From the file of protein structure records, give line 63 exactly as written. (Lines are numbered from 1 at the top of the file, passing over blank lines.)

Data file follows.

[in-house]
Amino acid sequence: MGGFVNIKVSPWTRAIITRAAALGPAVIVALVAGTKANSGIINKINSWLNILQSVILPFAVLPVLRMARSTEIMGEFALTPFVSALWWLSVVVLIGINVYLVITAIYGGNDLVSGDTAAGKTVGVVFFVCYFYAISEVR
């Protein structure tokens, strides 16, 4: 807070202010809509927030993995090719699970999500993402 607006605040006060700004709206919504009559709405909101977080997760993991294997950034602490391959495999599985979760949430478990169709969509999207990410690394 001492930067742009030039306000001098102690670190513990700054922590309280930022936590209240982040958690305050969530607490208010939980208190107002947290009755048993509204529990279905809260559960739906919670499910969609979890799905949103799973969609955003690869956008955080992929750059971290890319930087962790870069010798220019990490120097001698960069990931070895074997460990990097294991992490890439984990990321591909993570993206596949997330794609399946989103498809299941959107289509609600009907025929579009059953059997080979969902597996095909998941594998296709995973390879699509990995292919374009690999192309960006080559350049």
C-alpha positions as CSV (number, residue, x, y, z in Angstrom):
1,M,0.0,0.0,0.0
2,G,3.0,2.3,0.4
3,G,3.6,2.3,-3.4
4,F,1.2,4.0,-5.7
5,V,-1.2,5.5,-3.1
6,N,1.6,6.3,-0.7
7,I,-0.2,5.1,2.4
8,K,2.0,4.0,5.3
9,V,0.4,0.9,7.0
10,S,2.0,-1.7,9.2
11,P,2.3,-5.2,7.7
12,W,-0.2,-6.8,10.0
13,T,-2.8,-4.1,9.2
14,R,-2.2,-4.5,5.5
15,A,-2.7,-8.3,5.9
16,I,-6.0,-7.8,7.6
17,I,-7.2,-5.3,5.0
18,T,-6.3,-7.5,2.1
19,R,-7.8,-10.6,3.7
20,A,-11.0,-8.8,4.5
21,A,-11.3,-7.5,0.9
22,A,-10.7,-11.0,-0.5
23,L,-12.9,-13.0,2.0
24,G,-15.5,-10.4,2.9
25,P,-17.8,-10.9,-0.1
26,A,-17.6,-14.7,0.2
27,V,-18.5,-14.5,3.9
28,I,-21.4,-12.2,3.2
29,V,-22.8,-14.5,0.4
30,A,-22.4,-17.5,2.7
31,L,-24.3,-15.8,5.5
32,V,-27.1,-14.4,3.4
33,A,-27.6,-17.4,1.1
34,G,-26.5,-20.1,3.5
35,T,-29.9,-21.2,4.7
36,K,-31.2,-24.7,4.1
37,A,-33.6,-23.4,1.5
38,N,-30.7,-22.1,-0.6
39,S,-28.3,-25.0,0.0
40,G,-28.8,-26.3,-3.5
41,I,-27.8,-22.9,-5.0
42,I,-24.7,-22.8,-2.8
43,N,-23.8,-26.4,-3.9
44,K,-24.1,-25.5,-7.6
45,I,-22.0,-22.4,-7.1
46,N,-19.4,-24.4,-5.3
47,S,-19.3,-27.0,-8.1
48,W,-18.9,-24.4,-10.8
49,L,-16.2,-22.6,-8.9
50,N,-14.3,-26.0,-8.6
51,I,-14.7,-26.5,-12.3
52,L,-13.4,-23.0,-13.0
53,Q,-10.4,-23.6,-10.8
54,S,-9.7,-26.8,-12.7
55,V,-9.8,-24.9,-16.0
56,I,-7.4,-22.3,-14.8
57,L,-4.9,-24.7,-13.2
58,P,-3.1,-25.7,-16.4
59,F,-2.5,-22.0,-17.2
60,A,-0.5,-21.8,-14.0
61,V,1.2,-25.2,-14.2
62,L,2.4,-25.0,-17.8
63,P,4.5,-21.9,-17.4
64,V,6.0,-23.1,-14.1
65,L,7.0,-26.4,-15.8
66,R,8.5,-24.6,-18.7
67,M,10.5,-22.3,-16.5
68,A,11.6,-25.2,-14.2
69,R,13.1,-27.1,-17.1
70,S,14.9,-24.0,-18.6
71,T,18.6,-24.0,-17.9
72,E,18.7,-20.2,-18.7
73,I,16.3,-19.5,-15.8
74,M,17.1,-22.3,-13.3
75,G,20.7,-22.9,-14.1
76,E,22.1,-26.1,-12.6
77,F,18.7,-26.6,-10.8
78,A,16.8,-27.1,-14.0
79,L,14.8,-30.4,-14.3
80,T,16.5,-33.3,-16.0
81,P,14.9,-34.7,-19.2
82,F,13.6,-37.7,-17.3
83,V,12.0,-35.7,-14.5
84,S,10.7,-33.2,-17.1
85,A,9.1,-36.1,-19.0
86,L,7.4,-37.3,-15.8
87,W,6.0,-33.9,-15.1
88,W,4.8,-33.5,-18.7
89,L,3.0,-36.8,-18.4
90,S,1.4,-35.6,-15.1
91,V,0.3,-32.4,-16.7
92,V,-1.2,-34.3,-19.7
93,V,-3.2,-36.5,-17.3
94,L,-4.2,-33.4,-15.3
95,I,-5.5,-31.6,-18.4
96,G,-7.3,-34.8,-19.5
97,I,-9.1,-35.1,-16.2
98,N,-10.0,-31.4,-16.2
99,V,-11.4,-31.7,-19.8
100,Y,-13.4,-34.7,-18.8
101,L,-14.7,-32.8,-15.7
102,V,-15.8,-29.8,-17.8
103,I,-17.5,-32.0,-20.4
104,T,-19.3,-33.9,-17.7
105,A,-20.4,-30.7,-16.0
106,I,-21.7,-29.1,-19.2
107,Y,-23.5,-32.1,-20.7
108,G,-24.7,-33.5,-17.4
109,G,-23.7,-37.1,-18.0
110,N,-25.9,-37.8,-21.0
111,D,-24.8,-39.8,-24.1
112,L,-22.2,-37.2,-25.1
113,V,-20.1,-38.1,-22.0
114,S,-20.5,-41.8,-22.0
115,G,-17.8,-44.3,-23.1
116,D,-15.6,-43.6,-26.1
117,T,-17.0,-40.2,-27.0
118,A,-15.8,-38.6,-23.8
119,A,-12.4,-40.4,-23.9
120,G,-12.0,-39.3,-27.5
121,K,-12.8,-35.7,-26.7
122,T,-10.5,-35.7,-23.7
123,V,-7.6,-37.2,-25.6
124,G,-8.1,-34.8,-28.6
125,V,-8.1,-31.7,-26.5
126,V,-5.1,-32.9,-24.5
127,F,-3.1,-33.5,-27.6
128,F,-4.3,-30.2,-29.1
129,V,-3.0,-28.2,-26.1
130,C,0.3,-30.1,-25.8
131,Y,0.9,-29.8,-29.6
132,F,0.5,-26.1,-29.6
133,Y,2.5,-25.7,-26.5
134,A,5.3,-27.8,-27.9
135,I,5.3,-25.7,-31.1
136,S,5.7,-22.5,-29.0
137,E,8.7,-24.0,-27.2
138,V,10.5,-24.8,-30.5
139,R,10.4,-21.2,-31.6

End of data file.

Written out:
59,F,-2.5,-22.0,-17.2